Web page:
Introduction to Symbolism in the Bible
Throughout the Bible, symbolic language abounds. This is especially true of apocalyptic language found in prophesy. Beasts rise from the sea with seven heads and ten horns. Locusts wear golden crowns on their heads. Trees are witnesses. A bear rises up and devours three ribs. A king is a head of gold. This is visionary language.
The Bible contains many different uses of language: prose, poetry, song, narrative, parables, prophecy. Just as in English, the Bible uses metaphors, similes, hyperbole, colloquialisms, literal language, and yes, symbolism. We must recognize when we read an English translation that the original language was Hebrew, Aramaic, or Greek.
The rules of hermeneutics, or how to interpret scripture, require us to look at symbolic visions differently than historical narratives, for example. Otherwise, interpreting all prophetic passages as literal will make the passages absurd.
This means word studies. It can seem to be a long and tedious way of determining meaning, but it is really the only way to be accurate.
In a word study we start with the immediate context of the symbol in the passage you are reading. We must then go through other prophecies and finally, all scriptures with beasts, seas, horns, etc. to determine how the words or word phrases are used. Several uses of the word may become apparent, the context will narrow the intended use in a specific passage.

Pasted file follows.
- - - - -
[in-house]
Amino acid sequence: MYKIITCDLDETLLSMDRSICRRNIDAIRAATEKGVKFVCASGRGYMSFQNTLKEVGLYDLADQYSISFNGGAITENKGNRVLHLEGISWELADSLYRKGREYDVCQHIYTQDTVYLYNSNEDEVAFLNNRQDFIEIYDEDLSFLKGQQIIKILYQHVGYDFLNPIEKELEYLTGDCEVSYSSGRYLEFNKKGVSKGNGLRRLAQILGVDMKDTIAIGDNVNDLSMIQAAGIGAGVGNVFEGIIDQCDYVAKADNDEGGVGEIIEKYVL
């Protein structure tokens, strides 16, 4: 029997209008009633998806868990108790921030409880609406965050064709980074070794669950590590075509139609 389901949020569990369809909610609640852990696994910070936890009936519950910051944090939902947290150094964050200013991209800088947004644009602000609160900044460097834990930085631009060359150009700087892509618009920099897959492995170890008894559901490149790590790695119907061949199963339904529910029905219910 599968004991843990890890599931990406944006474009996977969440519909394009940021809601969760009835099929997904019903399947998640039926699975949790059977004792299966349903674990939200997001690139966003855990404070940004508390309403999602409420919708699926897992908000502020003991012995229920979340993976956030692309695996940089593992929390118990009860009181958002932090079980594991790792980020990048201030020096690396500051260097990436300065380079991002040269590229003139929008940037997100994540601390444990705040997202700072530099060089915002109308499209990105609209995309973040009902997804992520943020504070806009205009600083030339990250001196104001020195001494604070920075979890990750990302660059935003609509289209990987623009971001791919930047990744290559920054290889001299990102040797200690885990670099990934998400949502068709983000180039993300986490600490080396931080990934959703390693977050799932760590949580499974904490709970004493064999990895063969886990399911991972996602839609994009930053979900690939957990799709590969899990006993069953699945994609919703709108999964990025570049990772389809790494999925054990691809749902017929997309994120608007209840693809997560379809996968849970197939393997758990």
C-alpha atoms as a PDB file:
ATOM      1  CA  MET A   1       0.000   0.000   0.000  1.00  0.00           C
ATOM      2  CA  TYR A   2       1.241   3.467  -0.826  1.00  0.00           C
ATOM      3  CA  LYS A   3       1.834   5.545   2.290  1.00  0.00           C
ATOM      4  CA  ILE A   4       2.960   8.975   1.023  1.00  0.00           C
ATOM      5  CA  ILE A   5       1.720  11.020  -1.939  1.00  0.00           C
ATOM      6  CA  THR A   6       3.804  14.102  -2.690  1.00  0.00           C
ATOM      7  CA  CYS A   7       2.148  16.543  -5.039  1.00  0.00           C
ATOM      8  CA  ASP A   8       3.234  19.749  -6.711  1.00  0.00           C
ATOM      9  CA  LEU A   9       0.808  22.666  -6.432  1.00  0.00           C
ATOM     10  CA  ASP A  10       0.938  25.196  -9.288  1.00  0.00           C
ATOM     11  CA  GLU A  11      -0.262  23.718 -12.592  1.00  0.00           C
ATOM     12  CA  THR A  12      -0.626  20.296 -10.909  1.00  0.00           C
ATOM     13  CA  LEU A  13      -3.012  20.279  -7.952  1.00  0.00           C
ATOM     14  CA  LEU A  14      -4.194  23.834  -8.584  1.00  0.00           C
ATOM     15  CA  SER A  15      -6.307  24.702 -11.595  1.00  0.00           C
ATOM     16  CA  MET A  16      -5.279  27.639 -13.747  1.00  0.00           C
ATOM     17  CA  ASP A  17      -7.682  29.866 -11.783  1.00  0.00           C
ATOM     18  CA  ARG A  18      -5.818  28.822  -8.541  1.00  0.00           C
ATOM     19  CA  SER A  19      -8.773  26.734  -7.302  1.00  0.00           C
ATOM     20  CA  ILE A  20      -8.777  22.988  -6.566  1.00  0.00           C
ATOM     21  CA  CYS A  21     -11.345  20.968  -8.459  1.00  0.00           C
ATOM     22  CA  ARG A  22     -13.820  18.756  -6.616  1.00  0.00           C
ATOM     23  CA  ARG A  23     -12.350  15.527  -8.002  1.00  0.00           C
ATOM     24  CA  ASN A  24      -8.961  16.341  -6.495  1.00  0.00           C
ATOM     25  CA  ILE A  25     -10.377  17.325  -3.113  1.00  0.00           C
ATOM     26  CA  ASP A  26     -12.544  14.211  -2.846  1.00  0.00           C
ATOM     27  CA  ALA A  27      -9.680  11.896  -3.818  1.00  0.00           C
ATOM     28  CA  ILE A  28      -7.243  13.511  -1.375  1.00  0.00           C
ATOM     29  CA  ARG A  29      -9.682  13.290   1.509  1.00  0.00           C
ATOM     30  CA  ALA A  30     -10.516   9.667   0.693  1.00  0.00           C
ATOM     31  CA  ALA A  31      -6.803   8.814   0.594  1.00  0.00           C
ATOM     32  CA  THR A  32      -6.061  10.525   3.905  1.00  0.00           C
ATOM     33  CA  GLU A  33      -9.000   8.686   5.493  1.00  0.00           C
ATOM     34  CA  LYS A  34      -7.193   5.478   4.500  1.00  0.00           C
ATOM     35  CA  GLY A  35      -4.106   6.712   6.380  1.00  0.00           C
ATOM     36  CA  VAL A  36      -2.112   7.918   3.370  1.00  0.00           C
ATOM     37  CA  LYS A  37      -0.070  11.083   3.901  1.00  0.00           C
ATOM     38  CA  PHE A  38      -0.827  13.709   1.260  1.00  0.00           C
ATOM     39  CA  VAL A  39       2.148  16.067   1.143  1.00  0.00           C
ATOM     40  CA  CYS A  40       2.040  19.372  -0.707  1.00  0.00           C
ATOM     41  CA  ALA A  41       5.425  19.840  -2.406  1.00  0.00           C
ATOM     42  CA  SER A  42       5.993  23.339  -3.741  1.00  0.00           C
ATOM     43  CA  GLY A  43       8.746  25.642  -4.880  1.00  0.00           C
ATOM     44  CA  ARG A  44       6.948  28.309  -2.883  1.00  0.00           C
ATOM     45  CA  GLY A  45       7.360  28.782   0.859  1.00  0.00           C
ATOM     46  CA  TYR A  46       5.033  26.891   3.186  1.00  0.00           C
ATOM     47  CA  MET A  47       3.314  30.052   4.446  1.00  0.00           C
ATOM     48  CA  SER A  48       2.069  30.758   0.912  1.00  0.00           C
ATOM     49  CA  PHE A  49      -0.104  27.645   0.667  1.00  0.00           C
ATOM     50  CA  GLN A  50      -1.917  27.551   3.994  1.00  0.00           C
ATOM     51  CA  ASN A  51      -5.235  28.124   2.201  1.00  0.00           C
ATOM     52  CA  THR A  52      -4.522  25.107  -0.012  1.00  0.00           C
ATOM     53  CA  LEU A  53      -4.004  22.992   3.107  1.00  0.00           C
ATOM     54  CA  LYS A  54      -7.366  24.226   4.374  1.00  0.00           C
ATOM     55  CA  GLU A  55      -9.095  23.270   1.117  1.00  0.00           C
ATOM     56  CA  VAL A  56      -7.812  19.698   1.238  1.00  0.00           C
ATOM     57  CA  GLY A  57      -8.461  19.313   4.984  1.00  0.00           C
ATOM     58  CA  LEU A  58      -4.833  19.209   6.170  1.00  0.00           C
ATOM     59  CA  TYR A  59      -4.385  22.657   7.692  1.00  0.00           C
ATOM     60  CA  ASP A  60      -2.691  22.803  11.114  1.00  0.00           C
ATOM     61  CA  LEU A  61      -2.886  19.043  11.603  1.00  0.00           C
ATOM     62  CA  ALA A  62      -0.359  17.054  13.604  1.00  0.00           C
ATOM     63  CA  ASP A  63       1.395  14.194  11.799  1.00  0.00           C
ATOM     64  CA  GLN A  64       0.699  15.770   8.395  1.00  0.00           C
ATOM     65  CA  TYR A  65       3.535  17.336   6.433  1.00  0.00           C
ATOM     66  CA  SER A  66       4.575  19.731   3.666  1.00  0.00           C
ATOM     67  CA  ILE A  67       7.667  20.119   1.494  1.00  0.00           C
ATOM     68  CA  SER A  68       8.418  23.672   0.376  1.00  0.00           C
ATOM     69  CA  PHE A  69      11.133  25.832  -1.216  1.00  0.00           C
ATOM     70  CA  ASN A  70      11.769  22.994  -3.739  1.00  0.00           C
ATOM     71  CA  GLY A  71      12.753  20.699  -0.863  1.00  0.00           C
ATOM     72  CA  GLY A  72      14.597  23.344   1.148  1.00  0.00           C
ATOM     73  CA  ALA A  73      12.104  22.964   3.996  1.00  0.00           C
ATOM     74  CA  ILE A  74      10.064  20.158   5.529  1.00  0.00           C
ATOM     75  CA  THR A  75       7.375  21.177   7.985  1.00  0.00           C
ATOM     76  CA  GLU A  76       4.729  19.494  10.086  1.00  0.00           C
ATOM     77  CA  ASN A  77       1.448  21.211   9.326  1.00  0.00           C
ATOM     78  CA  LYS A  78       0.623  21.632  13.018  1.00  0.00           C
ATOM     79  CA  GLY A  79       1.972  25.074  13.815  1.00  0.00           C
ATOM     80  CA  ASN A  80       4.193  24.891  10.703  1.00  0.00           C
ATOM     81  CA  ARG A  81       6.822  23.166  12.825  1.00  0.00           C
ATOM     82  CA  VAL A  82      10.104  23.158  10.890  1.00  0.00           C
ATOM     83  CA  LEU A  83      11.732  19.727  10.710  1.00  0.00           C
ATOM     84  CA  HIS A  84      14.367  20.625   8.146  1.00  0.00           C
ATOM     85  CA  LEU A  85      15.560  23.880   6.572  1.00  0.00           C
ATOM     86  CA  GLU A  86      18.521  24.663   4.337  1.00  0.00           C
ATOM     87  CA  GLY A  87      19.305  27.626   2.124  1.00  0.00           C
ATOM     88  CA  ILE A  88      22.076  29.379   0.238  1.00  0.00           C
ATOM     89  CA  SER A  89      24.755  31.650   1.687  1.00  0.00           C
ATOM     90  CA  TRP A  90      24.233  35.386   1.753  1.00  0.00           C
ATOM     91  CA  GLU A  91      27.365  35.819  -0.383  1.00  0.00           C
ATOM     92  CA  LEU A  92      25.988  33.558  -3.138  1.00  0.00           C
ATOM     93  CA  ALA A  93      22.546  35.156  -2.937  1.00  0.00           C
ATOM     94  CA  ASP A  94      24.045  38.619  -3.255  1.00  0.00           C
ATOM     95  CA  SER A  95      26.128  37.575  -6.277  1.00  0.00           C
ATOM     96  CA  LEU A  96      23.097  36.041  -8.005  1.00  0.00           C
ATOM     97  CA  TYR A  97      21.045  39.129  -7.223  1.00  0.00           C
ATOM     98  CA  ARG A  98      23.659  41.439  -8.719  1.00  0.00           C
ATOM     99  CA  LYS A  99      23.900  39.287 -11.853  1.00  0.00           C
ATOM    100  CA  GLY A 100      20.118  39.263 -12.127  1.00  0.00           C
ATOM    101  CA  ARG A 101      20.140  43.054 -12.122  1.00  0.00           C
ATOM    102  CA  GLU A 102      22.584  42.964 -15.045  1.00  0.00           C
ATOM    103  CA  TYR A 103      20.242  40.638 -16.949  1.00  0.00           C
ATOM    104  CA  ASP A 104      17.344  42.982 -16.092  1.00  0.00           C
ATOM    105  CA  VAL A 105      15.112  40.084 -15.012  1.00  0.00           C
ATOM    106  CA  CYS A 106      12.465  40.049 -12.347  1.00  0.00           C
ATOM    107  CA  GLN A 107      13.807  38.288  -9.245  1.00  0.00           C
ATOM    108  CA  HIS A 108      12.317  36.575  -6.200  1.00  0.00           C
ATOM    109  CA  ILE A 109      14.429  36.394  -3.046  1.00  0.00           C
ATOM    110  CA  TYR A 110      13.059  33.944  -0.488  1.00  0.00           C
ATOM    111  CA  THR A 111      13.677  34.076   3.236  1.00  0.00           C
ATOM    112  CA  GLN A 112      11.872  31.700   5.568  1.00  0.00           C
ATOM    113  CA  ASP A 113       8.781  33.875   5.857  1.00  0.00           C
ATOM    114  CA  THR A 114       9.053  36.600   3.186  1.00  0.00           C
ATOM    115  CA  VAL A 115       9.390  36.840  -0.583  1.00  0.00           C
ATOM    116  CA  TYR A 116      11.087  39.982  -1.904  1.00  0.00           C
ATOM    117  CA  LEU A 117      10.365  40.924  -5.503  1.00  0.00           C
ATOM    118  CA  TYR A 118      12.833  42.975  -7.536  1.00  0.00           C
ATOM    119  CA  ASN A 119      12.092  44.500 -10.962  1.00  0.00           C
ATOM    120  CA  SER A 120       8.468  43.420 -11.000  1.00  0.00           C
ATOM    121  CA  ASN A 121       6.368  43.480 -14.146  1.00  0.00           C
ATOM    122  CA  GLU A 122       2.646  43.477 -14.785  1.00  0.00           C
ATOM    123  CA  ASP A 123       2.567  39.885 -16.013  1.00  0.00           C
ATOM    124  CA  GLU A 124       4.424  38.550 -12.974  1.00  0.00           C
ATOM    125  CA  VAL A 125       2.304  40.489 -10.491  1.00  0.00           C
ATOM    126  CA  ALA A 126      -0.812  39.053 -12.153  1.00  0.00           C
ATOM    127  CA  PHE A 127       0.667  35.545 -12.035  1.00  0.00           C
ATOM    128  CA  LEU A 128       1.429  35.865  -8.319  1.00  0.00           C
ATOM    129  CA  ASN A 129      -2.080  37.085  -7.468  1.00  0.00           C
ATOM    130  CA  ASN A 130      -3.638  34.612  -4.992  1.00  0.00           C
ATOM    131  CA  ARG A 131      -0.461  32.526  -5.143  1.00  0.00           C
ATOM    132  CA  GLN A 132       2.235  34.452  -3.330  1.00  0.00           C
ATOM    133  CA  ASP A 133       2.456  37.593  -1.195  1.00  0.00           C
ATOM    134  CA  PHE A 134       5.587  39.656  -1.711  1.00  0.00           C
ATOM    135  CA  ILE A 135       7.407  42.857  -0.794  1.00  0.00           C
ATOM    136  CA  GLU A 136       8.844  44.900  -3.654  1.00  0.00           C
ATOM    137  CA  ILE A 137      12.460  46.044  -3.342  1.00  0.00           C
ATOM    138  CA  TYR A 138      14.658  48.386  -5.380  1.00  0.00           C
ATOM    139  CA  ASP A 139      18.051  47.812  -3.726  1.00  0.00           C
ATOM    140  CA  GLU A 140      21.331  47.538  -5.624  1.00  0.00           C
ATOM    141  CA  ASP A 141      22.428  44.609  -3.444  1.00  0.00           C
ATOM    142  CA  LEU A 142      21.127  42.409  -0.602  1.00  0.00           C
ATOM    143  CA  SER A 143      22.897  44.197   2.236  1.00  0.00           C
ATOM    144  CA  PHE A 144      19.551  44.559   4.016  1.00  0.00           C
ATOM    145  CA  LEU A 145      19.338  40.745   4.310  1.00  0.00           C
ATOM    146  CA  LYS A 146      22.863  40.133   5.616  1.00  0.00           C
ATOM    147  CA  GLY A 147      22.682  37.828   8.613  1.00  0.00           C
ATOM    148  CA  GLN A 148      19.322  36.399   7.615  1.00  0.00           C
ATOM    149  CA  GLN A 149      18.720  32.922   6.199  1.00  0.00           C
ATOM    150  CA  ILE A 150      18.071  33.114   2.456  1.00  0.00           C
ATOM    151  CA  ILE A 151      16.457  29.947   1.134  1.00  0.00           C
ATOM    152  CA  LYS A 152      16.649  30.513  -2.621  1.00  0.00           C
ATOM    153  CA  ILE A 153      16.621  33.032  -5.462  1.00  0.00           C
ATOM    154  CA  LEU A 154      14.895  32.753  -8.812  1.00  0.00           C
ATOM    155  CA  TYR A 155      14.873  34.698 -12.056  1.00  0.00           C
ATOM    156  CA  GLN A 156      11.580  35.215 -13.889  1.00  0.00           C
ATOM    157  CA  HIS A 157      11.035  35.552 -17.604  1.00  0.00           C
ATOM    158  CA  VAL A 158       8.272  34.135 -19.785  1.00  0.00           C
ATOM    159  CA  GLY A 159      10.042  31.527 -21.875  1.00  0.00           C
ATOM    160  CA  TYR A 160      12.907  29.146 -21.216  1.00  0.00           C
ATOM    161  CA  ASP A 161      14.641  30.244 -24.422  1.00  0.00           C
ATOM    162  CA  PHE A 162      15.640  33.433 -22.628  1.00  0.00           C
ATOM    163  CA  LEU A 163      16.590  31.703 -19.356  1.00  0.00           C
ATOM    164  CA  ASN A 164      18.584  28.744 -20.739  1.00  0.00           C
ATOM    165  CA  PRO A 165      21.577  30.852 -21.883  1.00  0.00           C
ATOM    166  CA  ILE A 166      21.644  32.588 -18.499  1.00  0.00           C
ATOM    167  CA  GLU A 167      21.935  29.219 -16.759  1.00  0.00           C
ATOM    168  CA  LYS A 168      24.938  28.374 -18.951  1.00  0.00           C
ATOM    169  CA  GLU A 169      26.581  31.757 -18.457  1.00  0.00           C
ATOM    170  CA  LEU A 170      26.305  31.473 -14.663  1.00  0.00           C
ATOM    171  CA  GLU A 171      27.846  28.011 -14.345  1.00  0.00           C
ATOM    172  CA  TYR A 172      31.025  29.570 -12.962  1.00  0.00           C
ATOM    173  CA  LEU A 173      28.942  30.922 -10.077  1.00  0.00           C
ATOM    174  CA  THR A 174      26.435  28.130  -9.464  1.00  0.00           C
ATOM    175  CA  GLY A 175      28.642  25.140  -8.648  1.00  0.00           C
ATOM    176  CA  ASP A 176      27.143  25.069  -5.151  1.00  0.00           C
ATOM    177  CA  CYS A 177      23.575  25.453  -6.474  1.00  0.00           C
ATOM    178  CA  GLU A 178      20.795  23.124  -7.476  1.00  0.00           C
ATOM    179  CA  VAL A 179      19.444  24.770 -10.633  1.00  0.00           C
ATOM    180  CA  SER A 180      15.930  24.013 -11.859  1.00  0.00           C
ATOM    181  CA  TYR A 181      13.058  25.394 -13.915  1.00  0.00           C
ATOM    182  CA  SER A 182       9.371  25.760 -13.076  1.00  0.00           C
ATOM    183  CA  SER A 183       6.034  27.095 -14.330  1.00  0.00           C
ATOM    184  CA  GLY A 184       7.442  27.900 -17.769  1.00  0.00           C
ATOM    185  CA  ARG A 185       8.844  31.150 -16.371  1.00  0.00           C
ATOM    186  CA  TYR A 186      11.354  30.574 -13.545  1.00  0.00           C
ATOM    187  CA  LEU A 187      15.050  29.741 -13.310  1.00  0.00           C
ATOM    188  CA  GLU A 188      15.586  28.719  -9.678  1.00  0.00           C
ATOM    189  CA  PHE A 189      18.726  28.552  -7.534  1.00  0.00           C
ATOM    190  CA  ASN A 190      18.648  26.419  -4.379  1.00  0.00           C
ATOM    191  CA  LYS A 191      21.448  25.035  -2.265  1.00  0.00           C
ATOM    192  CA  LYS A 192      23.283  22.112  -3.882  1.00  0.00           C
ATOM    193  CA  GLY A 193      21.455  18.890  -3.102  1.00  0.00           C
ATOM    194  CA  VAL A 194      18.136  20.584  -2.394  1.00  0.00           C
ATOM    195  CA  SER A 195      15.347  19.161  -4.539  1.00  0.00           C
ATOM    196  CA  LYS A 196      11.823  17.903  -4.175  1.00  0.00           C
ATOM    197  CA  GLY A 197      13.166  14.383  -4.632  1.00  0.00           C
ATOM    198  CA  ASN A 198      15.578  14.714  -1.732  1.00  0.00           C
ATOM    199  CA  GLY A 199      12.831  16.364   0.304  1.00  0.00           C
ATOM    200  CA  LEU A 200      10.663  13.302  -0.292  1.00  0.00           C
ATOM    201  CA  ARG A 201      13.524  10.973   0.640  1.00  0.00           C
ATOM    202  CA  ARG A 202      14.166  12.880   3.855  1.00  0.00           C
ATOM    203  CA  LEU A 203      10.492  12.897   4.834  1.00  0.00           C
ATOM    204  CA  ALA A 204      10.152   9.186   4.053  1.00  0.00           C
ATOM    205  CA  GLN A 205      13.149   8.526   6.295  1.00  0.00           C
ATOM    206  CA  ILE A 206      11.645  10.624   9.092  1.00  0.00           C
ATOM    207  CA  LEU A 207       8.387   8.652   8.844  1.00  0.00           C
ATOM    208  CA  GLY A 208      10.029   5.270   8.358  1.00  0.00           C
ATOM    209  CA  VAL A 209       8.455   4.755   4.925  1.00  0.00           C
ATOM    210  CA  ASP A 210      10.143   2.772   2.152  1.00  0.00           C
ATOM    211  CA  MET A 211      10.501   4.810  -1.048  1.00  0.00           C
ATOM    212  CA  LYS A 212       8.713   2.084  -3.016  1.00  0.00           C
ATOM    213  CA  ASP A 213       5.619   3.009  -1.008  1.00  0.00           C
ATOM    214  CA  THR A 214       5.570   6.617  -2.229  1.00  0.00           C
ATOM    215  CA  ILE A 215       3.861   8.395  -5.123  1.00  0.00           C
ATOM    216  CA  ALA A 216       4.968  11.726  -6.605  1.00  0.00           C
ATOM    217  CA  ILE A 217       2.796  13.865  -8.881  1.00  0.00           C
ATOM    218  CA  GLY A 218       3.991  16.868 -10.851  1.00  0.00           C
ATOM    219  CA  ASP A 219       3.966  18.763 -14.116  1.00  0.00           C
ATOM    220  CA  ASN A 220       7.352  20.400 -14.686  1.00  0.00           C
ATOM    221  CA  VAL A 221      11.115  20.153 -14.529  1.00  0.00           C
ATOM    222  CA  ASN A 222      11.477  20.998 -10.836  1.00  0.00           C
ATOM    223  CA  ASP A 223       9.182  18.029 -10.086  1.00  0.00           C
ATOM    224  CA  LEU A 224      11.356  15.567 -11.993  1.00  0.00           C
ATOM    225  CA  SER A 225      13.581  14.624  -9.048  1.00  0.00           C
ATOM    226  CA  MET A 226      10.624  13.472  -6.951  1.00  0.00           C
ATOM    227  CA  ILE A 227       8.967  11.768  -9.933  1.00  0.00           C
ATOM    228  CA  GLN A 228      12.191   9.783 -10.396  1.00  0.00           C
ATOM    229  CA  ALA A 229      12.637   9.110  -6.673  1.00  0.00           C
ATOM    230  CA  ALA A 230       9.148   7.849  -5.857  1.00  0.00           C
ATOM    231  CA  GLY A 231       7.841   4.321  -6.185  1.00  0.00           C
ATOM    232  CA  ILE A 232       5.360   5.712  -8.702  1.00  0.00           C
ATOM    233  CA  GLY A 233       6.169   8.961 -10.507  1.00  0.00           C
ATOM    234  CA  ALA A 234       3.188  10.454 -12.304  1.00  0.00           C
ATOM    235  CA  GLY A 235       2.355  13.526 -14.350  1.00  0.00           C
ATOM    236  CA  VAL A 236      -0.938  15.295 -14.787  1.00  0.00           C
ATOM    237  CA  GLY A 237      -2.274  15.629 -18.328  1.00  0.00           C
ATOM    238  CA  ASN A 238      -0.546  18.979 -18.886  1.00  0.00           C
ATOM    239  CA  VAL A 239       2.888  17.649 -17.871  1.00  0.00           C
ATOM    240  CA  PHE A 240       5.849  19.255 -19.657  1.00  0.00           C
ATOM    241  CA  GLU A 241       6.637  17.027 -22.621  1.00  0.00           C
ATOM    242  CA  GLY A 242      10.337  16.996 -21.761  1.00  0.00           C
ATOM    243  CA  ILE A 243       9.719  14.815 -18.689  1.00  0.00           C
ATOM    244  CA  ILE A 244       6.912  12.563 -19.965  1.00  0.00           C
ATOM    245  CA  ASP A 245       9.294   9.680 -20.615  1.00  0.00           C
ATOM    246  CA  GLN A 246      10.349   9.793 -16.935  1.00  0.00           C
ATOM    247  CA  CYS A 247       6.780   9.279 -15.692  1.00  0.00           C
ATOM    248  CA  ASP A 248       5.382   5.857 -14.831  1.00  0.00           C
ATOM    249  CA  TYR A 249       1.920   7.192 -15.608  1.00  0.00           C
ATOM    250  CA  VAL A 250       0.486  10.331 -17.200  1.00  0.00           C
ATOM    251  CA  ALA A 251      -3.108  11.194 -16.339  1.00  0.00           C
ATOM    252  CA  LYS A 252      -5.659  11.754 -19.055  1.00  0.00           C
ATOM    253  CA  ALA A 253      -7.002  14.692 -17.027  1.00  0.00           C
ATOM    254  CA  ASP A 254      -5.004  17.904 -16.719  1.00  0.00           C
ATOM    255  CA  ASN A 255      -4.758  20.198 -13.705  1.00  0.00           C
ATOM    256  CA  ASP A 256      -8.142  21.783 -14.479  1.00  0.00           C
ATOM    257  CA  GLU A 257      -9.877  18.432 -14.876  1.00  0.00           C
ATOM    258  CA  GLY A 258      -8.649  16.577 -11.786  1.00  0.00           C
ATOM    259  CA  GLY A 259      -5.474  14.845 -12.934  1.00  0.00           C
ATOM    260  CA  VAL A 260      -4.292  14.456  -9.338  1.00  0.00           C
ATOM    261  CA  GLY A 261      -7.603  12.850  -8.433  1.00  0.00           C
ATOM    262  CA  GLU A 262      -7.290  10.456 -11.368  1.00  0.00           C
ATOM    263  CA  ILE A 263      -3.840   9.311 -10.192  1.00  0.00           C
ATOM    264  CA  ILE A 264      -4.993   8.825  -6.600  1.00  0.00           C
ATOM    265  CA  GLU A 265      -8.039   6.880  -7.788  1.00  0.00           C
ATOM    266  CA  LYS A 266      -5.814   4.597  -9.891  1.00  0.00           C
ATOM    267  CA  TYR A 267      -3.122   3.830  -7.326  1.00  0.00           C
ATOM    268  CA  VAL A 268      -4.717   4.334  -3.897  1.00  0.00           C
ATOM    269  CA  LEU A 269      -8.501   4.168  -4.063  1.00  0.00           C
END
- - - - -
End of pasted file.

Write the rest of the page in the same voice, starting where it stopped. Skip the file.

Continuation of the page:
In the past this was accomplished using exhaustive concordances such as Strong’s or Young’s. However, in the age of the computer these time consuming comparisons can be made in seconds. This leaves us with only the tedious task of reading through all the passages in context. There are no short cuts in Bible study just as there are no short cuts in love.
The Bible is a giant love song from our Beloved. Every word, every phrase whether they are from poems, prose, or songs, are meant to lead us to a deeper understanding of our Lover. The more we find God, the more His plans and purposes fill our lives. Finally, His plans and purposes become clear and actionable.
FYI: The dispensationalist try to deny this symbolic language stating over and over that they interpret the Bible literally. They are disingenuous in their position as they almost always have both hands and both eyes intact [Matt 5:29-30]. Their “I feel, I think, I believe” hermeneutic is arbitrary and therefore can not be put to any reasonable test.